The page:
Leonard Fraser is a lifelong musician, poet and civil rights activist. Most of his poetry, much of it published in African American journals in the 1960s and 1970s, was lost in a house fire. If you come across any, please notify us.


Vernon Frazer is a poet and jazz bassist. He has many books and recordings, including several collaborations, notably Song of the Baobab, with the lamented Thomas Chapin. Vernon's Sex Goddess of the Berlin Turnpike is back as a CD.


Bernardo González is a painter from Oaxaca, living in Mexico City. After completing a series of works celebrating the traditional dress of the various Mexican states, he's just completed his newest series, Las Monjas, or The Nuns. Each has an individual story to tell about her experiences; you just have to listen closely. He's currently working on several projects, including Los Monjes (monks) , Arboles de la Vida (Trees of Life), and San Sebastian.


Skip Heller is an active jazz musician and film composer in Los Angeles. He lives quietly in the Whitley Heights district with his wife and record collection. His activities can be monitored at


Josefina Jordán lives in Mexico City. She holds a Master of Visual Arts degree from the Antiqua Academia de San Carlos, UNAM, the most prestigious art school in Mexico. She specializes in xilografia, print making.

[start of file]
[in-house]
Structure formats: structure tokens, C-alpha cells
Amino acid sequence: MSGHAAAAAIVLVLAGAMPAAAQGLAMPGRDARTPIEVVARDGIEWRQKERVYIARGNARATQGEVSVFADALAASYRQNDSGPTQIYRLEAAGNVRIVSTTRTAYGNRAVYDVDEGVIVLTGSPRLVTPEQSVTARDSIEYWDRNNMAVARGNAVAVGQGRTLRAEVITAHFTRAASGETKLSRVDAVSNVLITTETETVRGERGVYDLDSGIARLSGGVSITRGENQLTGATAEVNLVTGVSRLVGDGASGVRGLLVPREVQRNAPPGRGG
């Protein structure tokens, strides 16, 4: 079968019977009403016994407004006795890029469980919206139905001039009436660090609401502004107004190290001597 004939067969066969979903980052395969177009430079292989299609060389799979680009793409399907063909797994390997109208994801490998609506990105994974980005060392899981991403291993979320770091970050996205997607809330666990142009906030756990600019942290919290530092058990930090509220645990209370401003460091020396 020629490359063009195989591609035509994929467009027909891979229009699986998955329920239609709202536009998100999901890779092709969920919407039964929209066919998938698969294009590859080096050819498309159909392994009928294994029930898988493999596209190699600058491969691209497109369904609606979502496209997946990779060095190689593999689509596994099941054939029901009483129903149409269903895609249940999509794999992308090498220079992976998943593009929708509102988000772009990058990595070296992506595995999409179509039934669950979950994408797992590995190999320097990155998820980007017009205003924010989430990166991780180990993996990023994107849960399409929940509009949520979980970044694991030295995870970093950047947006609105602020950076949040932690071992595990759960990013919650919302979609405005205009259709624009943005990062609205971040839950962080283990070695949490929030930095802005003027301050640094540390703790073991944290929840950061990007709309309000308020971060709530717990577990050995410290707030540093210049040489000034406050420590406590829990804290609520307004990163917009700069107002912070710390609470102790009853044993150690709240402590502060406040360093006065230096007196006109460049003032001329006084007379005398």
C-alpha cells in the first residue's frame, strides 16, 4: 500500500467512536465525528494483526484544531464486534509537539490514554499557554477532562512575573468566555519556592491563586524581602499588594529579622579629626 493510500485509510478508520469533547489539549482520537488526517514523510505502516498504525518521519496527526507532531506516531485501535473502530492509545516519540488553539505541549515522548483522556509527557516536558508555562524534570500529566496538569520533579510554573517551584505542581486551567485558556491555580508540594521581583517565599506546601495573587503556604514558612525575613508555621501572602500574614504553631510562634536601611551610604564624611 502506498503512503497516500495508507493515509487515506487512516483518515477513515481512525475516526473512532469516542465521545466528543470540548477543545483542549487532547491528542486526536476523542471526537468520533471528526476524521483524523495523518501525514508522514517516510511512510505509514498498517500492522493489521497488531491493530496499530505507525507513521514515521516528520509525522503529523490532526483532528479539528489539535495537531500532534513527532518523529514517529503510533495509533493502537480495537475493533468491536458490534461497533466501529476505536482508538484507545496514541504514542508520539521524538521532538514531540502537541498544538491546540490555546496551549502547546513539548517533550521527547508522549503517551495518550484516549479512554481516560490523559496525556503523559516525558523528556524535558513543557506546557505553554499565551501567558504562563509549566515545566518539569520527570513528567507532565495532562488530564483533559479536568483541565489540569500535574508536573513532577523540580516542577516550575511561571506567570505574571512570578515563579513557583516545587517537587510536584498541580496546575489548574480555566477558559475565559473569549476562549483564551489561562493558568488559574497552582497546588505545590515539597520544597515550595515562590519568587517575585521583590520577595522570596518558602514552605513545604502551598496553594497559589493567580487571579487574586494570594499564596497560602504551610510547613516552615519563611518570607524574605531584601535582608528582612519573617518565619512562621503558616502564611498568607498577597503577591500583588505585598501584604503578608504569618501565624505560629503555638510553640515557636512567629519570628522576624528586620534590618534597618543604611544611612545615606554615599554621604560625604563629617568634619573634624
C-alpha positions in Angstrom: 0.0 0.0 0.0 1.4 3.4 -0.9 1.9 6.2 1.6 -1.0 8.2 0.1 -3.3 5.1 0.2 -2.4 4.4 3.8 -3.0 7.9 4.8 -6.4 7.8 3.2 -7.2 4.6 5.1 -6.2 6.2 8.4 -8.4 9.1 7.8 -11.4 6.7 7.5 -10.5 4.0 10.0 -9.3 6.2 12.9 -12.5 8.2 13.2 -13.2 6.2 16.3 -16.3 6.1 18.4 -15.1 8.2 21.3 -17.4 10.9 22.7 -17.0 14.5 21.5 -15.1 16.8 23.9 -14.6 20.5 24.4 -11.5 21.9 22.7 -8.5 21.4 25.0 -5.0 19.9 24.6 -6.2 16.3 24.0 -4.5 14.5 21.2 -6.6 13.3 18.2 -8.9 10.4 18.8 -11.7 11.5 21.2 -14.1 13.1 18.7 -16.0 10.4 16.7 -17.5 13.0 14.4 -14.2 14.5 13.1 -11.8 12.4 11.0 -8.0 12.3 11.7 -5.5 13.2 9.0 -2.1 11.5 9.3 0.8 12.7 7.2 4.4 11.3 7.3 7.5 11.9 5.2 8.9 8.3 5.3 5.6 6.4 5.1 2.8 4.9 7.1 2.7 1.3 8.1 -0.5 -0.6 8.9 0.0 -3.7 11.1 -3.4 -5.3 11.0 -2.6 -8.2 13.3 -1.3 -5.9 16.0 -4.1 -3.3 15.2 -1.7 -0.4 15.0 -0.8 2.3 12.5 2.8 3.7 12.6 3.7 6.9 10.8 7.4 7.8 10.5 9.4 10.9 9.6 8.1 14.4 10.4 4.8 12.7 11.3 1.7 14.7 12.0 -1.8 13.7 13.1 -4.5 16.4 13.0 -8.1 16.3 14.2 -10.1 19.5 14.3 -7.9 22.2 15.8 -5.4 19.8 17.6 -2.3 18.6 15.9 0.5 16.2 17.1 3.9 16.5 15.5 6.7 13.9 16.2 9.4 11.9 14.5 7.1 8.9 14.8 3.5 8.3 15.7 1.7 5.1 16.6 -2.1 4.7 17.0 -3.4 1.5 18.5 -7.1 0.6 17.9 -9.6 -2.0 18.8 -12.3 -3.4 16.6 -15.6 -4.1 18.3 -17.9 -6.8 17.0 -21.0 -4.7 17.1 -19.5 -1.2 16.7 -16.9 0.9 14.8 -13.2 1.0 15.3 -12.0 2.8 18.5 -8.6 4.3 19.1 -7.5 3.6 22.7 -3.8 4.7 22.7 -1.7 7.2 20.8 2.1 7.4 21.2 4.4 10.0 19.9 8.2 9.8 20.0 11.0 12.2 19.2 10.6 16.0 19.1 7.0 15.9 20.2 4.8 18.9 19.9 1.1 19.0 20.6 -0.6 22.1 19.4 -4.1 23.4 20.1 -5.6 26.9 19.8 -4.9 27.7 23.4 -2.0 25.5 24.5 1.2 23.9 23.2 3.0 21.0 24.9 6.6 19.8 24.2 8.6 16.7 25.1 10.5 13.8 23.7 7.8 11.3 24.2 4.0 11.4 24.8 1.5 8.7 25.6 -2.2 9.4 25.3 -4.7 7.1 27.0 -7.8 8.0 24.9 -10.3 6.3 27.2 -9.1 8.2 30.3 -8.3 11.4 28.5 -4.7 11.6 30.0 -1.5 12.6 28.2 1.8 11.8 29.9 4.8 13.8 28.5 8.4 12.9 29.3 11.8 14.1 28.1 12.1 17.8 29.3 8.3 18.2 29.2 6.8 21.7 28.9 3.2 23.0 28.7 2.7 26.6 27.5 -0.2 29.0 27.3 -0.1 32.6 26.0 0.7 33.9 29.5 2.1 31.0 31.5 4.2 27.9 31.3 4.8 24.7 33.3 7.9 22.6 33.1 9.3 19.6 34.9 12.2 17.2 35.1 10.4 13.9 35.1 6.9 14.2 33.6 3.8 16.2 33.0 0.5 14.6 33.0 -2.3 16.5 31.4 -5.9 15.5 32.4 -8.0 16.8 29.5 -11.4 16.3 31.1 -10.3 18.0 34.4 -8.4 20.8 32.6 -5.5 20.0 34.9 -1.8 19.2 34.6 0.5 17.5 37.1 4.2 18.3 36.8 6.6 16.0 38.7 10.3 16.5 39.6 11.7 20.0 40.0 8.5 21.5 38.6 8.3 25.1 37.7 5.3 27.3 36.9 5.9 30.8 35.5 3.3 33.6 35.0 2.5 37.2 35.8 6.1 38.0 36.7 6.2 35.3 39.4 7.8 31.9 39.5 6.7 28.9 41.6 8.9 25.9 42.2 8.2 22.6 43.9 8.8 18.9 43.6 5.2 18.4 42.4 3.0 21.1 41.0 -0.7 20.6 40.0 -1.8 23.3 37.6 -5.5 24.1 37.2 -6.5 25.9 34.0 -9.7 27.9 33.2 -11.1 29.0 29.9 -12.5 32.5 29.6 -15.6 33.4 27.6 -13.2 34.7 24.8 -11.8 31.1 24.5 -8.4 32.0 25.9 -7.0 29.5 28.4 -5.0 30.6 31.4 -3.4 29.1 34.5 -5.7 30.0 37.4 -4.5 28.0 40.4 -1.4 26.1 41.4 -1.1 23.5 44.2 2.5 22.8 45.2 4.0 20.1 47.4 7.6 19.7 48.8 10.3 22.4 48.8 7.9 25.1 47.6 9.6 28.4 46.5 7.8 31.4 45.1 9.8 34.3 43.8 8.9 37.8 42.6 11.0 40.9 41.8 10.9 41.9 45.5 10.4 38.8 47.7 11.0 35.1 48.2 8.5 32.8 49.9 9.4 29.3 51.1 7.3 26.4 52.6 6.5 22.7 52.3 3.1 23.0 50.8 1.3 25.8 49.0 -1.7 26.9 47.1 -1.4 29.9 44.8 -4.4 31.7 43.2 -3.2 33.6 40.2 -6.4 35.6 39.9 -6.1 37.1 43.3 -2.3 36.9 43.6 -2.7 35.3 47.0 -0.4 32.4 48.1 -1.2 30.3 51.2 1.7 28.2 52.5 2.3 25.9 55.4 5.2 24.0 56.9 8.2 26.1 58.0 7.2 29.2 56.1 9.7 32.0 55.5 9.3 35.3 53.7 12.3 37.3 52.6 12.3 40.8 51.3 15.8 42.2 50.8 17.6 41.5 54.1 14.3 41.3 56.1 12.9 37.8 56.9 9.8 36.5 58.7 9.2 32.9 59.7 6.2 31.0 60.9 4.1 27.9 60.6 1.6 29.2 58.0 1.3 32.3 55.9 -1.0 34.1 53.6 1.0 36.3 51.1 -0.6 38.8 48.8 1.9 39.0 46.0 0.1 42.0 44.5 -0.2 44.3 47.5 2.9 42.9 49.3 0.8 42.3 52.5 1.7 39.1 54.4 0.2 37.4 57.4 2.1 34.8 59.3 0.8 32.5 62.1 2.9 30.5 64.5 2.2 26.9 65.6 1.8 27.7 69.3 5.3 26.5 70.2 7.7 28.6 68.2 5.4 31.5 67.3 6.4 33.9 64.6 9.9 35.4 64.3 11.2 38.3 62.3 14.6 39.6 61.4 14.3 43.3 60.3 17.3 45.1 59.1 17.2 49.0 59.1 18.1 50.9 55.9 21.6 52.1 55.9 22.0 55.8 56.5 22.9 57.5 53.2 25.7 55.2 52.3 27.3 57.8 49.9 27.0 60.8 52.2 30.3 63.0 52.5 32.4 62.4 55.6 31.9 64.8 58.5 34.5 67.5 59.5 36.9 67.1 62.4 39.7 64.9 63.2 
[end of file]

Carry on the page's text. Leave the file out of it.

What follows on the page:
Steve Koenig is a member of the Jazz Journalists Association and The Publishing Triangle. His work has been published in All About Jazz-New York,,,,, Outside (S.F.), Signal to Noise and other mags. He has an MFA in Poetry, having studied with William Matthews and John Ashbery. His poems have been published in Brooklyn Day Of The Poet, Diseased Pariah News, planetAUTHORity, Poetry In Performance, Sensations Magazine, Unbearable Assembling Magazine, and other magazines.

His work was included in two international exhibitions September 2002. His bilingual poem "Climb To Inspiration/El Rombo al Inspiración" was part of an art exhibition entitled 'And the Music' in Oaxaca, Mexico, alongside the painting by Bernardo González which inspired it. Steve's poetry recordings with Cooper-Moore, Gunter Hampel, and Satoko Fujii, among others, were included in the "Musicircus" performance in the University of Southampton (UK) "Cage 2002 - 90/10" festival marking John Cage's 90th birthday and the 10th anniversary of his death.

He's also a teacher and political activist for humanist causes including LGBT rights and Tourette's Syndrome, and collaborates with artists and musicians in New York City and Mexico City.


Howard Mandel is a writer, author of Future Jazz (Oxford University Press), editor of, president of the Jazz Journalists Association, reports for National Public Radio, and teaches about American music at NYU. His articles, columns and essays in the past year have appeared in Down Beat, Jazziz, Signal To Noise, Musical America, The Wire (London); Swing Journal (Tokyo); he writes liner notes, and is a major contributor to the Baker's Biographical Dictionary of Popular Music Since 1990. Mandel, who lives in downtown New York, rides a bike, plays flutes, and is at work on a book about jazz faces of the avant garde.